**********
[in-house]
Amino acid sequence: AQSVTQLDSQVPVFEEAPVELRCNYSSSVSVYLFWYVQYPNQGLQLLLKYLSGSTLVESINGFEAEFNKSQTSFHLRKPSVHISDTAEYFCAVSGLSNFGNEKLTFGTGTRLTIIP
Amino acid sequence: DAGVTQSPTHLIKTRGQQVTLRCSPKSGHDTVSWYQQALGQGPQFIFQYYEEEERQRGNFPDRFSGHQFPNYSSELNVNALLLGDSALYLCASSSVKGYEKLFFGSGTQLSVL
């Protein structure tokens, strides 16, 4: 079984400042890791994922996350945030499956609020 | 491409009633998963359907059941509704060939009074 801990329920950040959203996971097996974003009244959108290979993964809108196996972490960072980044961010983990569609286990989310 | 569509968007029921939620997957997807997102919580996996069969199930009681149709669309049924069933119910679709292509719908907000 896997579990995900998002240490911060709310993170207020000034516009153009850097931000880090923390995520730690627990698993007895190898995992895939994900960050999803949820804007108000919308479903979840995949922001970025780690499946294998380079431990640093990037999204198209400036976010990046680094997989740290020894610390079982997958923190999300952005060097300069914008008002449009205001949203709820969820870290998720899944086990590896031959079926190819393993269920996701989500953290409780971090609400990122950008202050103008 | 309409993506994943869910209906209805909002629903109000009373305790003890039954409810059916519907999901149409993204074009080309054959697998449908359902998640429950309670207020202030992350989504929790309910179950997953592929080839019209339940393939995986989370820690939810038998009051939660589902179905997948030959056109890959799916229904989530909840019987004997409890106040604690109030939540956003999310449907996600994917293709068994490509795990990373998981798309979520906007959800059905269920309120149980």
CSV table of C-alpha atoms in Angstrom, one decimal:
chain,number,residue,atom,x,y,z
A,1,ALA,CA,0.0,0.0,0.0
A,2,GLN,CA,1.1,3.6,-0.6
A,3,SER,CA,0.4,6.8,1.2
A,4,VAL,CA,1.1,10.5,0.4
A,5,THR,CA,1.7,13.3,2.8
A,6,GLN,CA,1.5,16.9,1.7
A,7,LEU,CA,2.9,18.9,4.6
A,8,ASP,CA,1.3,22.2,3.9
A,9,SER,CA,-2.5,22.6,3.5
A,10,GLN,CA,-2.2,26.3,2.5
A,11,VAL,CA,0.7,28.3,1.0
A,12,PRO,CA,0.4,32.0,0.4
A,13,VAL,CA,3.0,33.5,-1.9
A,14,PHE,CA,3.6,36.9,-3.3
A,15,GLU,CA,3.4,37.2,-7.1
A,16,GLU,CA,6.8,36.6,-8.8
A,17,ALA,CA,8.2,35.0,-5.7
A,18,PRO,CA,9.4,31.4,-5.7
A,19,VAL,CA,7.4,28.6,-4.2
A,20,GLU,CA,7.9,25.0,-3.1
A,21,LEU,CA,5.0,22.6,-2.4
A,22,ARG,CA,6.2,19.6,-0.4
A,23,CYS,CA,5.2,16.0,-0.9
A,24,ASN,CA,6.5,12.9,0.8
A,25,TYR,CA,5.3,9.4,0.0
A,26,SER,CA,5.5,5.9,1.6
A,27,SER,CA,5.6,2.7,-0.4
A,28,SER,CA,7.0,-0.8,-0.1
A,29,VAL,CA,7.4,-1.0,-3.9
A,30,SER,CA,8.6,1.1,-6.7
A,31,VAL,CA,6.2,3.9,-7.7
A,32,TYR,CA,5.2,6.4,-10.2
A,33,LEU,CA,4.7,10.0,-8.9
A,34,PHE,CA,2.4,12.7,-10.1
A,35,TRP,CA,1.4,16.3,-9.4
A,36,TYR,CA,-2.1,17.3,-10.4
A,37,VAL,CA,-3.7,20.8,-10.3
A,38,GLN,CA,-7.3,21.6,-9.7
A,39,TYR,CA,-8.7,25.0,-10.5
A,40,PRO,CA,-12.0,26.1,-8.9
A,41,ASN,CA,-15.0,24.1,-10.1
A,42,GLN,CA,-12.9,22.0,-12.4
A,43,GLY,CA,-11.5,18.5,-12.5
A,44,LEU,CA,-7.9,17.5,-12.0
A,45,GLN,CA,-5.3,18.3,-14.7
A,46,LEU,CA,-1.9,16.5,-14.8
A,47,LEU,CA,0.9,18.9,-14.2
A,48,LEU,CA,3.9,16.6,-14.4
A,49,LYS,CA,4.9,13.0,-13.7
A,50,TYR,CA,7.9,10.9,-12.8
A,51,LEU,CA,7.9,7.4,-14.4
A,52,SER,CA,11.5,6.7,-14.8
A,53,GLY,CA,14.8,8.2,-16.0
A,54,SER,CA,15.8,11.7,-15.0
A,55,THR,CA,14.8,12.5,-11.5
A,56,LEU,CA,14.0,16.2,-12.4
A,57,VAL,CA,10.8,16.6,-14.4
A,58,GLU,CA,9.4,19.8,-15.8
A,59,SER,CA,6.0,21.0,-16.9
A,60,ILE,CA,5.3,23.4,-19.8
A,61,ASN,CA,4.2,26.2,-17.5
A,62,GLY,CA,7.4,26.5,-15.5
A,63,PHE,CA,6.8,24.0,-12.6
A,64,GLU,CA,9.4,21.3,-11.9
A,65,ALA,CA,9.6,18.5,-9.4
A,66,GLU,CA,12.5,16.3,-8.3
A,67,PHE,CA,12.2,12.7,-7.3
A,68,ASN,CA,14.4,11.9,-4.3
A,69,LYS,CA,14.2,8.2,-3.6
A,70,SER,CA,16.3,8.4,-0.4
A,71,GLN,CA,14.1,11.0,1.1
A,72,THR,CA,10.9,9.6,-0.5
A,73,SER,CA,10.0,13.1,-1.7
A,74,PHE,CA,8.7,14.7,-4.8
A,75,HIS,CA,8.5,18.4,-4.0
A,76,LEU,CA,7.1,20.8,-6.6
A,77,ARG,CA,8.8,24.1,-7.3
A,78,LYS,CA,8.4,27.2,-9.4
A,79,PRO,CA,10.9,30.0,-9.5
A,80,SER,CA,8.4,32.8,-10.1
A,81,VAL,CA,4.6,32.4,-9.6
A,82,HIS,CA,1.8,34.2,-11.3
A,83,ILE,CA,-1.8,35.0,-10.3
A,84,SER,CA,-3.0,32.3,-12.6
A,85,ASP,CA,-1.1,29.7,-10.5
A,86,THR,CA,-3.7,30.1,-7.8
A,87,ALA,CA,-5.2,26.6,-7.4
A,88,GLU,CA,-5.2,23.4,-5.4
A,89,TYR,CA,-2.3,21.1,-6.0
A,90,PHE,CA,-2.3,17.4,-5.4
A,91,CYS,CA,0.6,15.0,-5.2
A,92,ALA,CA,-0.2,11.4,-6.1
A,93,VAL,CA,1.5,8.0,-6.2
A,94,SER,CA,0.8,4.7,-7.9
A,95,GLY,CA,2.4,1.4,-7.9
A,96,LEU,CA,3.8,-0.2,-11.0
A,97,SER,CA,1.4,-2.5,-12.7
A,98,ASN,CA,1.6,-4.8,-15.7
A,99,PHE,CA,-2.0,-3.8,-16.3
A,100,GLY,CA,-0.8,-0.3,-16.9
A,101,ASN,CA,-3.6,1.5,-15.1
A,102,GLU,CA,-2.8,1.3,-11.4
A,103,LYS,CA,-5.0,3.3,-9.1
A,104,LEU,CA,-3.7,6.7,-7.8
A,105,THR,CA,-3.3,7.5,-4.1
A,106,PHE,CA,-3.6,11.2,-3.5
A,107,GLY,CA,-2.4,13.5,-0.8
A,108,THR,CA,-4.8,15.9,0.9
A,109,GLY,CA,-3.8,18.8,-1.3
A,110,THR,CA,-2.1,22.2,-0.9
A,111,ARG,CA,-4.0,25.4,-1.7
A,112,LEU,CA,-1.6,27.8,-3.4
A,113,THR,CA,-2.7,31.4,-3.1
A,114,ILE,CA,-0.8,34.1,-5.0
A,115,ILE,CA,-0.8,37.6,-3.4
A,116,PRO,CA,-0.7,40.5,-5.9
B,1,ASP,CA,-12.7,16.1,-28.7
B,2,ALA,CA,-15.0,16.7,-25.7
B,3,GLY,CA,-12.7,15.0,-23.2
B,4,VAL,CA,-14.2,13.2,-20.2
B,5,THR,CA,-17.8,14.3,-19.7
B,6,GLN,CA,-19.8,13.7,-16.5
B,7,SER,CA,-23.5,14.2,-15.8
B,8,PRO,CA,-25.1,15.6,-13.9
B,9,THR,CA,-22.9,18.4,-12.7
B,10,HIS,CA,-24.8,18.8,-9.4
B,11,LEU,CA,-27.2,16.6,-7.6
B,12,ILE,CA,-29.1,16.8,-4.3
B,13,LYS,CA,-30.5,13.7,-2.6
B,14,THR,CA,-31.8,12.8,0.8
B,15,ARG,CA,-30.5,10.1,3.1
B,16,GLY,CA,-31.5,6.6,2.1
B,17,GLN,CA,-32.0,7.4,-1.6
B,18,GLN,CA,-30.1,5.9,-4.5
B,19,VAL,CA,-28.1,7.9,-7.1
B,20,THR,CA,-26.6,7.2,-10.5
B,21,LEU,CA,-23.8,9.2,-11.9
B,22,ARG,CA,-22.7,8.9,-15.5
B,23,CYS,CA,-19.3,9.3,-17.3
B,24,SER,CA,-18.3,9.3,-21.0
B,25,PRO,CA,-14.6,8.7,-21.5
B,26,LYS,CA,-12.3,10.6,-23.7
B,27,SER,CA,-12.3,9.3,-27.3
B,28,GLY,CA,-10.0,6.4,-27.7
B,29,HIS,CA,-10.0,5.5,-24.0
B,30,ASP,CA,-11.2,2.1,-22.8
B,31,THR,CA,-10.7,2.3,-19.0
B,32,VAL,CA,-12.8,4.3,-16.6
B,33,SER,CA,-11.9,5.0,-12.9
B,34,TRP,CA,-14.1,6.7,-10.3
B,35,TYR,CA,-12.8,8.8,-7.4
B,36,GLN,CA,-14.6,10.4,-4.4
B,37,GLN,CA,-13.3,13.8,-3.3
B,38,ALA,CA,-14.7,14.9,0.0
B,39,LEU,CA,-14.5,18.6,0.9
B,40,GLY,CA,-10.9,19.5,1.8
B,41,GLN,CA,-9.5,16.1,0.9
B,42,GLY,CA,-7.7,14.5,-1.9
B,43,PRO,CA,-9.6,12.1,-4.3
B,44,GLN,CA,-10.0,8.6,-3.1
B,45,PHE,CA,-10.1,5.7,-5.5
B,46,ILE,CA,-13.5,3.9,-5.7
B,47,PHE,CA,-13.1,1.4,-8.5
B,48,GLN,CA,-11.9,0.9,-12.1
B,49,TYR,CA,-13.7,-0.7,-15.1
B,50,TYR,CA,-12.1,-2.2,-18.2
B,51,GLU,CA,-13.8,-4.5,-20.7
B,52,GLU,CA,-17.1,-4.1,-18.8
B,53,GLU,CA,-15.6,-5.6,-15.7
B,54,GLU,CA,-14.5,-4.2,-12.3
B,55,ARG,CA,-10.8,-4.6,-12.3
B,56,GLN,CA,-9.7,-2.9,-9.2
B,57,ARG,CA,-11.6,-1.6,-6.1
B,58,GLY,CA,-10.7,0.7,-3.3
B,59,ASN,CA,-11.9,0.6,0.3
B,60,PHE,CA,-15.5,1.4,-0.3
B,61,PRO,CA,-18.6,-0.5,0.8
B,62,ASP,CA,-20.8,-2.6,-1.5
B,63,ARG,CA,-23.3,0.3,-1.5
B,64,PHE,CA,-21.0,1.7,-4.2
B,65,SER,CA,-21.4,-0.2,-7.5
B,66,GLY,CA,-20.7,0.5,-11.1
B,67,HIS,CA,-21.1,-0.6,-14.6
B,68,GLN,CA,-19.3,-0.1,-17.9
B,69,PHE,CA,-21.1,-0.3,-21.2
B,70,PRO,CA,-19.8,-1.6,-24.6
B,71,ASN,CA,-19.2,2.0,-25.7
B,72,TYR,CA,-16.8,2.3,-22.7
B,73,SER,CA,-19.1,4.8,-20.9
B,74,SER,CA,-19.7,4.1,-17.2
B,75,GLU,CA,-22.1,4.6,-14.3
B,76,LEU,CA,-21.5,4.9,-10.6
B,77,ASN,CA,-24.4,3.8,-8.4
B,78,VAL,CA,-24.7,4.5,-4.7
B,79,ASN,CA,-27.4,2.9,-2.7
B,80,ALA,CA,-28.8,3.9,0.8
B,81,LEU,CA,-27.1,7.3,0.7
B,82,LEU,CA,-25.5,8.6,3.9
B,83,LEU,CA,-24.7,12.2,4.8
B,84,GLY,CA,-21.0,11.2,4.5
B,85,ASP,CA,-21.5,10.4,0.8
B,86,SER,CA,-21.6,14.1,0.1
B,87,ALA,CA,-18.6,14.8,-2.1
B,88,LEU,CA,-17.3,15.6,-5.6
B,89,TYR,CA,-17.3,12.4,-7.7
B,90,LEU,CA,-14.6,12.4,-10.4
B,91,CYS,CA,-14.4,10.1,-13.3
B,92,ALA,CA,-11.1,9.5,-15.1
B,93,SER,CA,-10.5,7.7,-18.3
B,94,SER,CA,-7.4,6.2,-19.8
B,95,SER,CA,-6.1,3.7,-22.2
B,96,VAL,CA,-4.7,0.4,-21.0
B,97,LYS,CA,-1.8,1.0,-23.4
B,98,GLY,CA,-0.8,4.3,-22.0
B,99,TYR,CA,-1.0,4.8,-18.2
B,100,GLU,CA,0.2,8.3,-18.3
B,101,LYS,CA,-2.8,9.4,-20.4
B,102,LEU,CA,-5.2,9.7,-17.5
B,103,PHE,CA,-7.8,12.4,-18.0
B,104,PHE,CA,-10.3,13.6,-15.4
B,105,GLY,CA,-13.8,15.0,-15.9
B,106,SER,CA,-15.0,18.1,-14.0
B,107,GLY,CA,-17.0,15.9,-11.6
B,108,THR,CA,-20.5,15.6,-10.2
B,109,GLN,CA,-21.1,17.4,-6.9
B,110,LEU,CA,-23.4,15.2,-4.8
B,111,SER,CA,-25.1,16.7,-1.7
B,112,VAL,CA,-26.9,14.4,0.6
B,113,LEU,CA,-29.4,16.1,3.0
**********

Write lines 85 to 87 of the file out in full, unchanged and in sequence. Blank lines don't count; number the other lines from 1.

A,79,PRO,CA,10.9,30.0,-9.5
A,80,SER,CA,8.4,32.8,-10.1
A,81,VAL,CA,4.6,32.4,-9.6